Powerhouse Brokerage LLC noted that the average rate of injections into storage is 6% lower than the five-year average so far in the refill season, which runs through the end of October. If the rate of injections into storage matched the five-year average of 9.8 Bcf/d for the remainder of the refill season, total inventories would reach 3,292 Bcf on Oct. 31. This is 353 Bcf lower than the five-year average of 3,645 Bcf for that time of year.
As such, the balance of price risks for gas on a seasonal basis remain high, according to EBW. Rubin said traders generally remain reluctant to short futures with exorbitant upside risk. “If bullish catalysts can ignite upward momentum, substantial gains are possible later this fall.”
Roasting West Coast
U.S. spot gas prices were a mix of gains and losses on Monday, but with the majority of changes capped at around 25 cents or so. West Coast prices were a glaring exception as a prolonged heat wave sent next-day gas prices surging.
AccuWeather said an impressive ridge of high pressure was forecast to build across the West this week, allowing temperatures to steadily rise over time. With the jet stream pushed well to the north, the chances for meaningful, widespread rain were to be close to zero.
Although above-average temperatures are in the forecast for Monday, more notable heat is expected to hold off until Tuesday and Wednesday, and potentially beyond, according to AccuWeather. Some of the most intense heat should be in the Desert Southwest and California’s Central Valley, where high temperatures are forecast to soar well above the century mark. In Fresno, CA, high temperatures were likely to reach the low 100s on Tuesday and Wednesday, potentially climbing even higher by the end of the week.
In Death Valley, CA, highs were forecast to reach 117 on Wednesday and 119 on Thursday and Friday. Portland, OR, may hit 96 on Tuesday before tapering off the remainder of the week.
“By Wednesday and Thursday, these high temperatures will begin to spill eastward into the northern Plains, all while continuing across the Southwest,” AccuWeather senior meteorologist Mike LeSeney said. “After what may be a brief break on Friday, another strong push of hot conditions will overspread the western half of the United States.”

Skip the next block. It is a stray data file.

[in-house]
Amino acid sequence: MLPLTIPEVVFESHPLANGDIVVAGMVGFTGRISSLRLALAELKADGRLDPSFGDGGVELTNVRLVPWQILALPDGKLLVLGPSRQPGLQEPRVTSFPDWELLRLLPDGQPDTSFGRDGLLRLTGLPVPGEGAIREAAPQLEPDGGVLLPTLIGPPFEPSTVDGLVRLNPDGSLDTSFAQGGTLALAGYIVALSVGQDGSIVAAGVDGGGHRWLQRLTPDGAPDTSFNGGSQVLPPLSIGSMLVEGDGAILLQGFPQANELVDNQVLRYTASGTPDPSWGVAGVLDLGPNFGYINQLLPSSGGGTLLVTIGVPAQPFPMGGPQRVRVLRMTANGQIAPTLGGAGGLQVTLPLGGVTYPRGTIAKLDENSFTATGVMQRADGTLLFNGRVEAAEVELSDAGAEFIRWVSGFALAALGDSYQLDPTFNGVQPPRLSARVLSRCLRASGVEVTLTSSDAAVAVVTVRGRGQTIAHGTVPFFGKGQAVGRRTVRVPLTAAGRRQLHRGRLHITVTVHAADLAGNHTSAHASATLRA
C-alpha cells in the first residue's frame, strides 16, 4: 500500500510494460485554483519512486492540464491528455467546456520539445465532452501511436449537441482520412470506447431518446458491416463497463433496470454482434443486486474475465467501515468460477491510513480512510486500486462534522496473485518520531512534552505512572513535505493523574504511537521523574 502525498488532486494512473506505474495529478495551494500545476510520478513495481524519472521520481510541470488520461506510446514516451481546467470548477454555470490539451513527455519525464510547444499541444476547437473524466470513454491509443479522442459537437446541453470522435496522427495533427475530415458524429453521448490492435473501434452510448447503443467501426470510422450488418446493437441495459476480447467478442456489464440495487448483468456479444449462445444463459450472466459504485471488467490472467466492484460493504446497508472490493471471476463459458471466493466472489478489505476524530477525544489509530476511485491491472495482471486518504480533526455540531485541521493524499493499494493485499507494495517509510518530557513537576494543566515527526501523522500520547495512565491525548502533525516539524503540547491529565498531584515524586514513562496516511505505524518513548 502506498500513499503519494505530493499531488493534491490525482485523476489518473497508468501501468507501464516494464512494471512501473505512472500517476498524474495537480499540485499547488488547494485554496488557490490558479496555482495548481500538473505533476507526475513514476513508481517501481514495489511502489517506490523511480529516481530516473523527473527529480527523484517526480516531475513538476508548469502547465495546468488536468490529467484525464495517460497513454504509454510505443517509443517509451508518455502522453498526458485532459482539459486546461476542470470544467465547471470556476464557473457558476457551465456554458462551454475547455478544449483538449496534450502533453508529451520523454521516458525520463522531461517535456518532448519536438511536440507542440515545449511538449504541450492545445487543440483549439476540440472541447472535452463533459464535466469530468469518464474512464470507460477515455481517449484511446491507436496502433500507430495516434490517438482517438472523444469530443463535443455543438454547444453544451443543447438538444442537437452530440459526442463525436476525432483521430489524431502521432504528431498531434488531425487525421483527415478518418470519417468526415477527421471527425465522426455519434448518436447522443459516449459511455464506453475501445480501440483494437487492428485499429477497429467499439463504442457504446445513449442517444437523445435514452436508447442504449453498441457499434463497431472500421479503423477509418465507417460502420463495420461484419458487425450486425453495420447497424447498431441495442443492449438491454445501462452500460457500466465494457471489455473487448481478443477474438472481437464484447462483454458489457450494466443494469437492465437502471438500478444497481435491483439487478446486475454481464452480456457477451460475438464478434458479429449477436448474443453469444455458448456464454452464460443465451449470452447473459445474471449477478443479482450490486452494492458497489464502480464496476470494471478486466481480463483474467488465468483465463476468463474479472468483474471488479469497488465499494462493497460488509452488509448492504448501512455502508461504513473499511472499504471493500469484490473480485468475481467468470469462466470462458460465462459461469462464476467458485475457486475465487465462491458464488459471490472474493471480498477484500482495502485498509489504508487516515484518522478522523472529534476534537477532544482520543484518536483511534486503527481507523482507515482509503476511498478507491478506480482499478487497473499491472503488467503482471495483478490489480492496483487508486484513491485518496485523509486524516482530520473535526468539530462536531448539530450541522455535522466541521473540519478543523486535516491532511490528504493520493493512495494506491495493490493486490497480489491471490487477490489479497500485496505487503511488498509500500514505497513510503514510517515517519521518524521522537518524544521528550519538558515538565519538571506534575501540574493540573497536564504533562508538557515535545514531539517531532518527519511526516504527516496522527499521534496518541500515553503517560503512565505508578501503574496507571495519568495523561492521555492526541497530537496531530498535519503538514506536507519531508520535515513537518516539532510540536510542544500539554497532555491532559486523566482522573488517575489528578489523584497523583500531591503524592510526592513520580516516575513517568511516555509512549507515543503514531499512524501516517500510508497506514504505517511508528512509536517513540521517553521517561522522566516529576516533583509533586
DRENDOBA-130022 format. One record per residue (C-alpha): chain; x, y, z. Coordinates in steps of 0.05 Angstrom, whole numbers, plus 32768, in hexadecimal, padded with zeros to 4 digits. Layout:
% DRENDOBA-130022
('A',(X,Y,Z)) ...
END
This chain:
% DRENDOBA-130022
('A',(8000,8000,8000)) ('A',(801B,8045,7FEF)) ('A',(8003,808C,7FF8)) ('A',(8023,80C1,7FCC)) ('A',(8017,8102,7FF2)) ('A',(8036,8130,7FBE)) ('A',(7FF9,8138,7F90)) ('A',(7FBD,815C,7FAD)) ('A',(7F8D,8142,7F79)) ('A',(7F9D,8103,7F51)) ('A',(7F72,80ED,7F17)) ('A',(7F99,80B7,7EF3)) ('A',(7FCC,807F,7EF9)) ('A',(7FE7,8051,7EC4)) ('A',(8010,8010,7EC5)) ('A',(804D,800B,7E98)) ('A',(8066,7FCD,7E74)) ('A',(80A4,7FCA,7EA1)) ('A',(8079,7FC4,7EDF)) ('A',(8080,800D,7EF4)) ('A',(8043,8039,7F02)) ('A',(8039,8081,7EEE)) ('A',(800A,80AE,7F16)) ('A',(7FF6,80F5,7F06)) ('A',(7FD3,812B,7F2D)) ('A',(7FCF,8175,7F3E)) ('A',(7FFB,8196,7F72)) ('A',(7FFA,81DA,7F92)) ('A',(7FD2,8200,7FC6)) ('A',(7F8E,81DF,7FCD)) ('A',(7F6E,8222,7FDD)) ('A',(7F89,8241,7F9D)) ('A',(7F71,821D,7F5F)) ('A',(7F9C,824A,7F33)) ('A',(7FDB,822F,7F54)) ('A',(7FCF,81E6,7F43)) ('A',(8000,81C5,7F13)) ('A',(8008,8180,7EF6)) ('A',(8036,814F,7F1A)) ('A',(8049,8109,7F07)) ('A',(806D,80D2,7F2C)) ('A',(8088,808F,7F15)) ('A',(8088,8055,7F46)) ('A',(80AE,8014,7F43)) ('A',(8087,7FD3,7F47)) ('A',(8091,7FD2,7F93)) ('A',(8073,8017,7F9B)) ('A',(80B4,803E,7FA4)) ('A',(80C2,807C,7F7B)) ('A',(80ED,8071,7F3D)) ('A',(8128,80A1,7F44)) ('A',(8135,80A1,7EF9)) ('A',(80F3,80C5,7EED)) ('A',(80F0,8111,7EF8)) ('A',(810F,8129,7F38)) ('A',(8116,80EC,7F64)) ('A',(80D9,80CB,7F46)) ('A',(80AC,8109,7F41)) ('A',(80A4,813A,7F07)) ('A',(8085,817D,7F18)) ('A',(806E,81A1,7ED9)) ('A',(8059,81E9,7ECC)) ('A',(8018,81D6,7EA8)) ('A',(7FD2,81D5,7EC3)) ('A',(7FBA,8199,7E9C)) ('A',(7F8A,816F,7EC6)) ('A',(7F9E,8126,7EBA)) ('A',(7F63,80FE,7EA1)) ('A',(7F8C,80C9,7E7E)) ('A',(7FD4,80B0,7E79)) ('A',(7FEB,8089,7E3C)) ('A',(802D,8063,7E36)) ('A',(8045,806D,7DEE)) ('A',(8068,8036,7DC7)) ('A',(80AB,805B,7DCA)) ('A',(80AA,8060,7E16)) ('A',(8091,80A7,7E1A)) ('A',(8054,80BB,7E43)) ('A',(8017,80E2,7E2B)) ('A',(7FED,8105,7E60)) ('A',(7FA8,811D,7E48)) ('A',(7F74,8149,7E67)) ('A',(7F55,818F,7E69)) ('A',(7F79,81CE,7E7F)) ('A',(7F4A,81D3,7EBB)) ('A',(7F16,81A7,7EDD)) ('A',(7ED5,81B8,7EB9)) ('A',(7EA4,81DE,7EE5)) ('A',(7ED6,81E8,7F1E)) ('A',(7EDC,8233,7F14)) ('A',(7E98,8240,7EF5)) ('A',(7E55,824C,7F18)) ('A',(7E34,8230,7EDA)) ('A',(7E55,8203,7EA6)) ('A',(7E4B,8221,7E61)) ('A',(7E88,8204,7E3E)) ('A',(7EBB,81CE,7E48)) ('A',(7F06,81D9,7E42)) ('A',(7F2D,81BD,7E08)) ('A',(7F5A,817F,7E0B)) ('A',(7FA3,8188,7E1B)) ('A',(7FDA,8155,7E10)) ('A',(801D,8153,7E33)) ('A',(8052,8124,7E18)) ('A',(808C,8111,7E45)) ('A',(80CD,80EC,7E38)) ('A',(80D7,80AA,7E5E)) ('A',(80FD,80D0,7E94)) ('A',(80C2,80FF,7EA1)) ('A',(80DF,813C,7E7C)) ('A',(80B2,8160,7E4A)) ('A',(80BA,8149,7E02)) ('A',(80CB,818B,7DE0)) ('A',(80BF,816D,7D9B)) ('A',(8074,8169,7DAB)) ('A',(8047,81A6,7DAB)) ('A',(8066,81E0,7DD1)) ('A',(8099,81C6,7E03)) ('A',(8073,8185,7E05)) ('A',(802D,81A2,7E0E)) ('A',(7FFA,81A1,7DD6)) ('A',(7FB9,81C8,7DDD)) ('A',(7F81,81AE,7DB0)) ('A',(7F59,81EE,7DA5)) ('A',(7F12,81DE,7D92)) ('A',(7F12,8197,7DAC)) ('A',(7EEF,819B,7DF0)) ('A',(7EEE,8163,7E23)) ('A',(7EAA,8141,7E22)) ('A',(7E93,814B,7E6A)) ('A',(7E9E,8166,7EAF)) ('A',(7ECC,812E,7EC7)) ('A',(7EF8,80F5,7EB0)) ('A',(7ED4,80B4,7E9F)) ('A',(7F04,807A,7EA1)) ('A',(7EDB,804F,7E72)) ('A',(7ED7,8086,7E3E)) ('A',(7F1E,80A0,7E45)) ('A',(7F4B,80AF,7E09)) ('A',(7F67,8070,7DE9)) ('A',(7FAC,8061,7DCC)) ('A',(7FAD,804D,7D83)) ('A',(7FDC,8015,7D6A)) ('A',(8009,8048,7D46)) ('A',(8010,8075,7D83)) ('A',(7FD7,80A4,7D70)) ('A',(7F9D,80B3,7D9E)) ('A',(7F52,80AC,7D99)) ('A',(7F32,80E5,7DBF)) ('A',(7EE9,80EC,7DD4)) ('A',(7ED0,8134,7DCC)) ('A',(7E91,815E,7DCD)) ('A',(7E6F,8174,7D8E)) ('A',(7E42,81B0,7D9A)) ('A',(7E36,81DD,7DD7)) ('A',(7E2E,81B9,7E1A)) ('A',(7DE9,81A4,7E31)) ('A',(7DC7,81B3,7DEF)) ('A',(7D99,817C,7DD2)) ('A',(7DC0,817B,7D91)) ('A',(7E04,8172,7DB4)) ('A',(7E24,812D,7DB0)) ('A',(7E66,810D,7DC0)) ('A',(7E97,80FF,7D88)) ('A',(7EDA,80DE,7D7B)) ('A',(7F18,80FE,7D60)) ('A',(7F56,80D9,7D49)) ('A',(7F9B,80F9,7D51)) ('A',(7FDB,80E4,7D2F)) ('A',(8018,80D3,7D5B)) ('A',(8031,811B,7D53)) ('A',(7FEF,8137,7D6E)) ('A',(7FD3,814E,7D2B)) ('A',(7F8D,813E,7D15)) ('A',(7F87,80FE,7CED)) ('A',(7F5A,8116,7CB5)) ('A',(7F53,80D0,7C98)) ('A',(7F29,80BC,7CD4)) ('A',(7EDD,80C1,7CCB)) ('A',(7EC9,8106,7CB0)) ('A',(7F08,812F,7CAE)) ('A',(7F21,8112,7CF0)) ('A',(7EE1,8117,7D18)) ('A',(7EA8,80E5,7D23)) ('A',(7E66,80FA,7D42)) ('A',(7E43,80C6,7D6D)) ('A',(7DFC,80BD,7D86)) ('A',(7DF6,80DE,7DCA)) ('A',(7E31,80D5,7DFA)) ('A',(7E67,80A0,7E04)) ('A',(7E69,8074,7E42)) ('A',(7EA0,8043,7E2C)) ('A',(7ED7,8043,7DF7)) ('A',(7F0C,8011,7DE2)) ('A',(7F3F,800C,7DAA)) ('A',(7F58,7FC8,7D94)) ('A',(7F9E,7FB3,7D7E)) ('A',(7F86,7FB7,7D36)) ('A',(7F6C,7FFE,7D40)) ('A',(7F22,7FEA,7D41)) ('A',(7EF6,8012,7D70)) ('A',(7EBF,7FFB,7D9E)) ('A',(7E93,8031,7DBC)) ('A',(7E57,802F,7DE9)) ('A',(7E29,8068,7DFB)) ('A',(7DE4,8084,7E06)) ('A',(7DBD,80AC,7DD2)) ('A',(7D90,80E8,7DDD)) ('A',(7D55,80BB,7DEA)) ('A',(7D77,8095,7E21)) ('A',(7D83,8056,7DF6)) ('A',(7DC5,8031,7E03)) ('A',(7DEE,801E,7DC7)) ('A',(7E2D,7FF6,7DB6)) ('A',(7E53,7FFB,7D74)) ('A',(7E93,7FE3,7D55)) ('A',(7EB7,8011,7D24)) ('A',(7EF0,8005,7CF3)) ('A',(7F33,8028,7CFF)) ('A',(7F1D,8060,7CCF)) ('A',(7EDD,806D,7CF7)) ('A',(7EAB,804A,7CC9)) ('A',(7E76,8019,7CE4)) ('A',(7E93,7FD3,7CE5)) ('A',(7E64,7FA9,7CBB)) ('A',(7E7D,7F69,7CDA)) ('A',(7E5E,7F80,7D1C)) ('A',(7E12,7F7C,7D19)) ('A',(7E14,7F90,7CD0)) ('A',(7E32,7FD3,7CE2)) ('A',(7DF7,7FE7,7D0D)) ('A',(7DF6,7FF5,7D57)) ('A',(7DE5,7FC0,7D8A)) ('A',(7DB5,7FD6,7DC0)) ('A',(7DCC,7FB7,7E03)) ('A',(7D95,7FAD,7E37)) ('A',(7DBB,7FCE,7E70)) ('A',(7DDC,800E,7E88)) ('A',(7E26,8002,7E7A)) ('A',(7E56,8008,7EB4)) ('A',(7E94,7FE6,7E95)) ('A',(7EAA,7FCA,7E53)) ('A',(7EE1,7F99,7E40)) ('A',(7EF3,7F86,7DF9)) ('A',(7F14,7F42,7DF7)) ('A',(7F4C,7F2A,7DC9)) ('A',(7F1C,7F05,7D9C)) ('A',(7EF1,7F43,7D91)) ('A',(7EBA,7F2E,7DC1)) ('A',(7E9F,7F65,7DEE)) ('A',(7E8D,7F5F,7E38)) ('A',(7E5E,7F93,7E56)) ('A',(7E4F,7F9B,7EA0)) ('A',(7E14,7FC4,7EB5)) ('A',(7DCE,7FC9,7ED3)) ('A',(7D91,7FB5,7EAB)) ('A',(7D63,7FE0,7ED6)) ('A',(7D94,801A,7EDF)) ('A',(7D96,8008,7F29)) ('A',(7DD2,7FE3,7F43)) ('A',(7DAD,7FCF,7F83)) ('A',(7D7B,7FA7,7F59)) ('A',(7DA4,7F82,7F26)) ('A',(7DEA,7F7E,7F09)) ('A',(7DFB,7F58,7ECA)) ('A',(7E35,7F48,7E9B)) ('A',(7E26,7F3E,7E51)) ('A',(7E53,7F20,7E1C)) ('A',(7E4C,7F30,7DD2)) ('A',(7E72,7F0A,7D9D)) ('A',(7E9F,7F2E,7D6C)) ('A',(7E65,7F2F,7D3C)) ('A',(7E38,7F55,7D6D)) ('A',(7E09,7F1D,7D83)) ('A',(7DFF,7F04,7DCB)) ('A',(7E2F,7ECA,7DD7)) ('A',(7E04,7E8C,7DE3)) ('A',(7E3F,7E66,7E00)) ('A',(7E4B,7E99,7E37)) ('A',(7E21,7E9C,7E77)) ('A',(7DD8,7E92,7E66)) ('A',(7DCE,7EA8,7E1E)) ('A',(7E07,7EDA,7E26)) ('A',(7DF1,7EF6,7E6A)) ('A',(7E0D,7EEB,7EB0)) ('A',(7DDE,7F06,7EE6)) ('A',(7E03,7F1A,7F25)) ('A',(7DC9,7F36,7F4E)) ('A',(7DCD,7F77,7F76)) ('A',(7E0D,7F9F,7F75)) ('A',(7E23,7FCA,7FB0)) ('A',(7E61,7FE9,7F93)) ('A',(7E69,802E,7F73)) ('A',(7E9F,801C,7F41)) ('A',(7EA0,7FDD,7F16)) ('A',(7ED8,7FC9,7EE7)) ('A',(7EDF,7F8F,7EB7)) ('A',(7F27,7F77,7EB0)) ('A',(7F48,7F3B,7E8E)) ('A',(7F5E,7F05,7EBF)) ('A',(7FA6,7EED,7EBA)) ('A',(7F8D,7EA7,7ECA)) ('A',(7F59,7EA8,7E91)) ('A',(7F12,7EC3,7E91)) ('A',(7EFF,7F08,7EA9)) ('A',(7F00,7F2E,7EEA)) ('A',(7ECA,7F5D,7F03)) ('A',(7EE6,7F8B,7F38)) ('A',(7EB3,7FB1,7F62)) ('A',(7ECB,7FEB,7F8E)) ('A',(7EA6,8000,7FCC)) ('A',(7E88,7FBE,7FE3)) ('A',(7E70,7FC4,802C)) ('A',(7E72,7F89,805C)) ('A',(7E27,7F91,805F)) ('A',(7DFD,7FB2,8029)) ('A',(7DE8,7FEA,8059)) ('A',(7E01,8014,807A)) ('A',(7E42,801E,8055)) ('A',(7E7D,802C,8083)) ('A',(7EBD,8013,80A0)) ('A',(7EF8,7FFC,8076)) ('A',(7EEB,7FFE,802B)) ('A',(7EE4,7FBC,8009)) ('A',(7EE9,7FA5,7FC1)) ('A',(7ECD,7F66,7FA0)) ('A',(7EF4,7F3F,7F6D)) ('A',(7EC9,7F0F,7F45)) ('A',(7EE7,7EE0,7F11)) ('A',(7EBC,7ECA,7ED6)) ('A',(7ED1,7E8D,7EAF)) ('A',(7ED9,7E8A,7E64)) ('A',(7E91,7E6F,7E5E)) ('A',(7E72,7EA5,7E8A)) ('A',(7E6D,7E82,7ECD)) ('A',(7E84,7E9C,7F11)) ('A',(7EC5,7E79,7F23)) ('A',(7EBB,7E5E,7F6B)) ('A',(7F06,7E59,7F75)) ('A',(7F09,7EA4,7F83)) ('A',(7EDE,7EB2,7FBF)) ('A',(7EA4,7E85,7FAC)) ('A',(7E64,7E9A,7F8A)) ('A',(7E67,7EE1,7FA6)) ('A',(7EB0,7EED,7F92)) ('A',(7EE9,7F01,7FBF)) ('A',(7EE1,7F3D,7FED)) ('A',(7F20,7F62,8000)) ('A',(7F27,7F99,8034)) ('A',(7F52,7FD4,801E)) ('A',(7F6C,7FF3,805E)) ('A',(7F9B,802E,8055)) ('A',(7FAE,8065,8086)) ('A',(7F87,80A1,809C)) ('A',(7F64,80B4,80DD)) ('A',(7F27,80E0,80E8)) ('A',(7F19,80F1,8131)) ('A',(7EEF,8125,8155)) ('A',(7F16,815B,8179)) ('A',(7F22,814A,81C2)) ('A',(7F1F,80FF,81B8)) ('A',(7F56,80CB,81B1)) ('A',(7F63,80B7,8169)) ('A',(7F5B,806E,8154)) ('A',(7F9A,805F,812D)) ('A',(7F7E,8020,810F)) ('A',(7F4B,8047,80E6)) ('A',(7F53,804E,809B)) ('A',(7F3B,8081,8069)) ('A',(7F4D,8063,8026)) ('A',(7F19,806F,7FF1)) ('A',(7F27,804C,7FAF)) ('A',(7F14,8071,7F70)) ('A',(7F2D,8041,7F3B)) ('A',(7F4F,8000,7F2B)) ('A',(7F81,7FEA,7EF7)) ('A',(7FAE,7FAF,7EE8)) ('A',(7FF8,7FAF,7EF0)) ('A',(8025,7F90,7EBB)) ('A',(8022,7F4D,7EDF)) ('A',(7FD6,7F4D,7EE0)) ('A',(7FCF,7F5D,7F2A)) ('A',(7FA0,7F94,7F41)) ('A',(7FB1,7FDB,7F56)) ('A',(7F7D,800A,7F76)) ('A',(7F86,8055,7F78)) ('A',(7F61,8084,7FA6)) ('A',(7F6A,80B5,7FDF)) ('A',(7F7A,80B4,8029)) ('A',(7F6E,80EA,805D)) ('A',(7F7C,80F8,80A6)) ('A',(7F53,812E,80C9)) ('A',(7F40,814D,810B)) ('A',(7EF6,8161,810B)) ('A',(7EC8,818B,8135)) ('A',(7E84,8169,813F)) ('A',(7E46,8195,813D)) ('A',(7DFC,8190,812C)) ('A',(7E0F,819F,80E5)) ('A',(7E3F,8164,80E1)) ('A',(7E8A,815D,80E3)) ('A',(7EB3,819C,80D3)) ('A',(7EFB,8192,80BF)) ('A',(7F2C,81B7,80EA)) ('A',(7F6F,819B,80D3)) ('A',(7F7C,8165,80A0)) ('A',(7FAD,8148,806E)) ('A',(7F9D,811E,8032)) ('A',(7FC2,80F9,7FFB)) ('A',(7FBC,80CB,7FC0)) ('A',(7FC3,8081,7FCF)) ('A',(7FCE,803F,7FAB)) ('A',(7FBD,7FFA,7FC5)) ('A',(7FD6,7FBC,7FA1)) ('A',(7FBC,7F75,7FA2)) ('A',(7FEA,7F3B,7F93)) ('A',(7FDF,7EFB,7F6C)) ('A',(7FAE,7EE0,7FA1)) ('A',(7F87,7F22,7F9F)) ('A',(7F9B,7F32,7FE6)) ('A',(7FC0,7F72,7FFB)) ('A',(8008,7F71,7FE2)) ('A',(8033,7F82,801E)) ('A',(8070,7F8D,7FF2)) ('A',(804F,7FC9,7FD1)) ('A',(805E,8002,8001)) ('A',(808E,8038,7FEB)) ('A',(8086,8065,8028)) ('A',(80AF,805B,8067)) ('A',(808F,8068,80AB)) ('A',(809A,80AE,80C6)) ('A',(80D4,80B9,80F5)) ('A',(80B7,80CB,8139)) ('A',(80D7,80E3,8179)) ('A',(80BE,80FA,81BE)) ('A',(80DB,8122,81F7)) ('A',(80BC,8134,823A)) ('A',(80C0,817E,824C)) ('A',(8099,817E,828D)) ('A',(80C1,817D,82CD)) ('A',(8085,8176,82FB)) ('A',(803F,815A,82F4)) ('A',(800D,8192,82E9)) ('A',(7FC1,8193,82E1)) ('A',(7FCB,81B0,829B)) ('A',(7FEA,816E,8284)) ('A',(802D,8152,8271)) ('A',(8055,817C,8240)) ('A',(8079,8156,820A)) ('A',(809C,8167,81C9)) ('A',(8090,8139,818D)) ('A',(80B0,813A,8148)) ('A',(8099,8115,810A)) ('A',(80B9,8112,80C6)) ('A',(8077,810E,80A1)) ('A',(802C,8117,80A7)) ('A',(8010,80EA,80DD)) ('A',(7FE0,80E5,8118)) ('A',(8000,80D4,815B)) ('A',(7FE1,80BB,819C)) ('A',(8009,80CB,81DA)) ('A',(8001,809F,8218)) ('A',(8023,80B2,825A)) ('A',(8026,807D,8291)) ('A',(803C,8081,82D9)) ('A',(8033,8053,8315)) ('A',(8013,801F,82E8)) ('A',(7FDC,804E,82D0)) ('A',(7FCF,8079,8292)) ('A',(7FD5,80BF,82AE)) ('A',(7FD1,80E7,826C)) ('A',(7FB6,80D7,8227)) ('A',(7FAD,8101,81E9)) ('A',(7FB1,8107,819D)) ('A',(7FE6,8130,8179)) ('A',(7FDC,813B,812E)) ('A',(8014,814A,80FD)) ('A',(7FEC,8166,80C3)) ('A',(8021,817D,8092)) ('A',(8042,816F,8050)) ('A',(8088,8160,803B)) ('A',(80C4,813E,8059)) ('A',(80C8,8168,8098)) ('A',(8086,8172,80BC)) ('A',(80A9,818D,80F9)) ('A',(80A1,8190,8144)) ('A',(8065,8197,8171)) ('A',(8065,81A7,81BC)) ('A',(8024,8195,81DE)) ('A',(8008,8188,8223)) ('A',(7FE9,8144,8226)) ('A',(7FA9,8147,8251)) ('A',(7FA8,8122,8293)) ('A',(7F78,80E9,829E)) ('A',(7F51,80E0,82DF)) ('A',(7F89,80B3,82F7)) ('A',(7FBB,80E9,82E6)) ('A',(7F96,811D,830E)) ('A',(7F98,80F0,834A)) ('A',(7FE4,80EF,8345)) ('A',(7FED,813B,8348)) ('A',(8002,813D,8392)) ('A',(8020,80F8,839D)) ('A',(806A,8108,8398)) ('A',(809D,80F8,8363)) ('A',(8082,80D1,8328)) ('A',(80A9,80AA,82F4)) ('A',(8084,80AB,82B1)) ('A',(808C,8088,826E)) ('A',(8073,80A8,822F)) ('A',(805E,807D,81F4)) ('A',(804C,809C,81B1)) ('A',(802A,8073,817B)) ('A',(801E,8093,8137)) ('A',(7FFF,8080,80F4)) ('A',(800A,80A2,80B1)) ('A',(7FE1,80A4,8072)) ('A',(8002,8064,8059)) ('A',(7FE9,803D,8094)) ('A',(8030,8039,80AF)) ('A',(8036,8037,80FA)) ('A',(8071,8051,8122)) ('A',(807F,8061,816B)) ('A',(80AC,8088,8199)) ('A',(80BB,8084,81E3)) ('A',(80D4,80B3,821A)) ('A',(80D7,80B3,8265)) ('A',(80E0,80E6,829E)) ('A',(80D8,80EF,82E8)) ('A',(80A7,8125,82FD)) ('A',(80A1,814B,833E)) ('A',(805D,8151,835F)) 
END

El Paso S. Mainline/N. Baja also picked up more than $2 from Friday, rising $2.170 to average $11.135.
Elsewhere across the country, Texas locations sported mostly $8 handles for spot gas, while most of the western part of the state remained slightly below that level. Waha cash edged up only 7.0 cents from Friday to average $7.790 for Wednesday’s gas day.
Prices throughout the Midwest and Midcontinent picked up less than a dime or so, while the potential for rain along the Gulf Coast sank prices across most of Louisiana. Henry Hub was down 25.0 cents to $9.250.
Wood Mackenzie said Cameron Interstate Pipeline on Monday began the first round of maintenance on the Holbrook Compressor Station. The work is scheduled to be carried out in phases throughout the month of September, reducing operational capacity through Holbrook by 180,000 MMBtu/d.
This has resulted in a reduced operational capacity at the Cameron liquefied natural gas delivery meter, as well, according to Wood Mackenzie analyst Kara Ozgen. “However, flows to Cameron LNG are being re-routed via ANR Pipeline instead, which posted a day-over-day increase of 119,537 MMBtu/d.”